• Speciation and differing proteins

      • Example: Insulin

      • Many different protein-based hormones (such as insulin) are found in both animals and human beings, especially mammals. This occurs to the extent that, animal versions of these hormones - such as pig insulin - has historically been given to humans who lack the proper amount of their own. Scientists hypothesize that certain neutral mutations occurred that led to the differences between human, bovine (that means cows), and pig-garnered insulin; which all demonstrate differences between species but are effectively the same and can be used as such.

    • Fruit flies

      • Example: Coloration

      • Most fruit flies naturally have light tan bodies, however, there exist mutant phenotypes with brighter coloring; nearing yellow, or darker coloring; nearing black. These mutations do not appear to reduce or increase fitness, thus they are non-silent, non-neutral mutations.

    • Dogs

      • Example: Size and appearance

      • Dogs have the broadest range of size of any mammal, and this is due to their inherent genetic capacity, and selection; typically by humans. Individual mutations that occur in a dog or dog family were consistently inbred to produce multiple dogs with a pronounced version of this feature (whether it be teacup size or corkscrew fur), which leads to the extreme degree of variation we see in pet dogs today.

    Neutral mutation practice examples

    We can work through a set of examples of neutral mutations to determine what specific designation they should be given - missense, nonsense, silent, or frameshift.

    Remember that U (uracil) is to RNA what T (thymine) is to DNA!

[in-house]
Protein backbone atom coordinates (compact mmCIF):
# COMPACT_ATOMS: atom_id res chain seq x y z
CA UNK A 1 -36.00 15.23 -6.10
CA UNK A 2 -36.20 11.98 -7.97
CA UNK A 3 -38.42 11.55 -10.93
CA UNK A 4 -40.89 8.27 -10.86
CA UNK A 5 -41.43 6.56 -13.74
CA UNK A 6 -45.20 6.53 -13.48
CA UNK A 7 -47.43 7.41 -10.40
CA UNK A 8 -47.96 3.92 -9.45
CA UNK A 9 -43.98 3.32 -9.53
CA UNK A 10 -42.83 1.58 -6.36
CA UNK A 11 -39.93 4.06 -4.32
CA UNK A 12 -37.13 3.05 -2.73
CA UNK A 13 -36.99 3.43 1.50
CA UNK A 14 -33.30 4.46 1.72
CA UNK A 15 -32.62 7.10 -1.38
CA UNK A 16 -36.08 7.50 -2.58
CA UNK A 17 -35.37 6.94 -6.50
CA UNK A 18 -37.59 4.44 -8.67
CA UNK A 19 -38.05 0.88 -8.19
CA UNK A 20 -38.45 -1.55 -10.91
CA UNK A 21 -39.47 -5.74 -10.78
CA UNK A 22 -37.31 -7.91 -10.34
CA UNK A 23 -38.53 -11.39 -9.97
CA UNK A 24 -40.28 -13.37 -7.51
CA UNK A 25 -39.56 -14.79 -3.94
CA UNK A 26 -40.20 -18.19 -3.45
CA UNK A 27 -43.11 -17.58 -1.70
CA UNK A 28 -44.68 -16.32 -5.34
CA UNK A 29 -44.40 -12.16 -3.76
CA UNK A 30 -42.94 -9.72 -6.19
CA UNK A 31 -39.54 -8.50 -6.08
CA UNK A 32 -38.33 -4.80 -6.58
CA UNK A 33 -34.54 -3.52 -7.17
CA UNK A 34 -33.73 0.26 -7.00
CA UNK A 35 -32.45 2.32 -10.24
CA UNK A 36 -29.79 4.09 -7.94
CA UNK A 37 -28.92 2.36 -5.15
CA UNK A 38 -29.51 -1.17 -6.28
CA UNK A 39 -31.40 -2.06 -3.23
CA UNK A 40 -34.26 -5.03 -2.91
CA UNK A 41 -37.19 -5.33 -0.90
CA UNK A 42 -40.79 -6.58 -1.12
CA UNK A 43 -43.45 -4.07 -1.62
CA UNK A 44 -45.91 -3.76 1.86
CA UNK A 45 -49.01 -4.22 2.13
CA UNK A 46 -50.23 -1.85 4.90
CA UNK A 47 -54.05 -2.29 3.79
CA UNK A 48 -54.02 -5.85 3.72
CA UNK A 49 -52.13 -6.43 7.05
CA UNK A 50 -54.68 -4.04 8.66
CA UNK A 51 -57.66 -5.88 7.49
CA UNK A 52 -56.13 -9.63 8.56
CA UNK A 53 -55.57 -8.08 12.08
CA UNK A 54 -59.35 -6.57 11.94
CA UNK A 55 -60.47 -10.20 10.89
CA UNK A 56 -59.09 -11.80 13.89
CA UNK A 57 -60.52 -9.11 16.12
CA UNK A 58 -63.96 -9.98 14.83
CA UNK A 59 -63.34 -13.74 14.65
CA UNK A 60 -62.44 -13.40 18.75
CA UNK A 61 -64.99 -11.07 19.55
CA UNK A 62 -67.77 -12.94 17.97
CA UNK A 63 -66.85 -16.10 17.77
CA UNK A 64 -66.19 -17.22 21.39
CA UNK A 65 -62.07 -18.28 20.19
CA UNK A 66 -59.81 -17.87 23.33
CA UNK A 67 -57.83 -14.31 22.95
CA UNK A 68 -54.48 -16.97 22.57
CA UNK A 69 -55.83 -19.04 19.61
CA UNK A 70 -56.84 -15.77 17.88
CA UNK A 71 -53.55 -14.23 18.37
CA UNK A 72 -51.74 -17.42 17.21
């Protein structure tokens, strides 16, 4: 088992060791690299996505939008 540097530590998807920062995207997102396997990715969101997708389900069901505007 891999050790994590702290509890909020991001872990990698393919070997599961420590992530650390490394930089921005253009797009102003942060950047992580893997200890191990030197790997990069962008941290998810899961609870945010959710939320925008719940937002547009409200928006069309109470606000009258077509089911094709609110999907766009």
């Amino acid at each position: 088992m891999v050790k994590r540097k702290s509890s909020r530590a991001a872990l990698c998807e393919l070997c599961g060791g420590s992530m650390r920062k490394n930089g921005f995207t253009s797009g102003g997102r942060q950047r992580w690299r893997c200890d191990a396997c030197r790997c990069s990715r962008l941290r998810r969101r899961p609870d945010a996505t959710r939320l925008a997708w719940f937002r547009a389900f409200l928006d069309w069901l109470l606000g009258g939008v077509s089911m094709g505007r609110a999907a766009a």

Q: What form of mutation occurs when this code:

    is improperly replicated as this code:

    A: A missense mutation. The original strand codes:

    and the mutant strand codes:

    While this could be a neutral mutation, potentially, it could not be a silent mutation.

    Q: What form of mutation occurs when this code:


    is improperly replicated as this code:


    A: A missense mutation. The original strand codes:


    and the mutant strand codes:


    The amino acid sequence did not change, even though the DNA sequence did, thus this is a silent mutation.

    Neutral Mutations - Key takeaways

    • Neutral mutations are more common than both beneficial and deleterious mutations
    • Neutral mutations are theoretically not selected for or against, although gene linkage can change this
    • Neutral mutations can be silent - which means there is no difference in the amino acid sequence although an alteration has occurred in the genetic code.
    • Silent mutations are due to the degeneracy or redundancy of the genetic code.
    • Neutral mutations are often missense mutations, but can rarely be nonsense or frameshift mutations as well.
    Frequently Asked Questions about Neutral Mutations

    what is a neutral mutation

    A mutation that neither helps nor harms an organisms survivability and fitness

    what is an example of a neutral mutation

    brown colored fly coat vs wild-type light tan.

    why are only neutral mutations useful for molecular clocks

    they help to explain genetic drift occurrences over generations.

    What mutation has a neutral effect

    Silent mutations are a type of mutation with neutral effect

    how can a mutation be neutral 

    If it either doesn't alter the protein or does alter it in such a way that it has no effect on protein structure or function.

    Test your knowledge with multiple choice flashcards

    Fill in the blanks: _____ silent mutations are neutral mutations, _____ all neutral mutations are silent mutations.

    A silent mutation is one in which the ______ is unchanged

    Most mutations are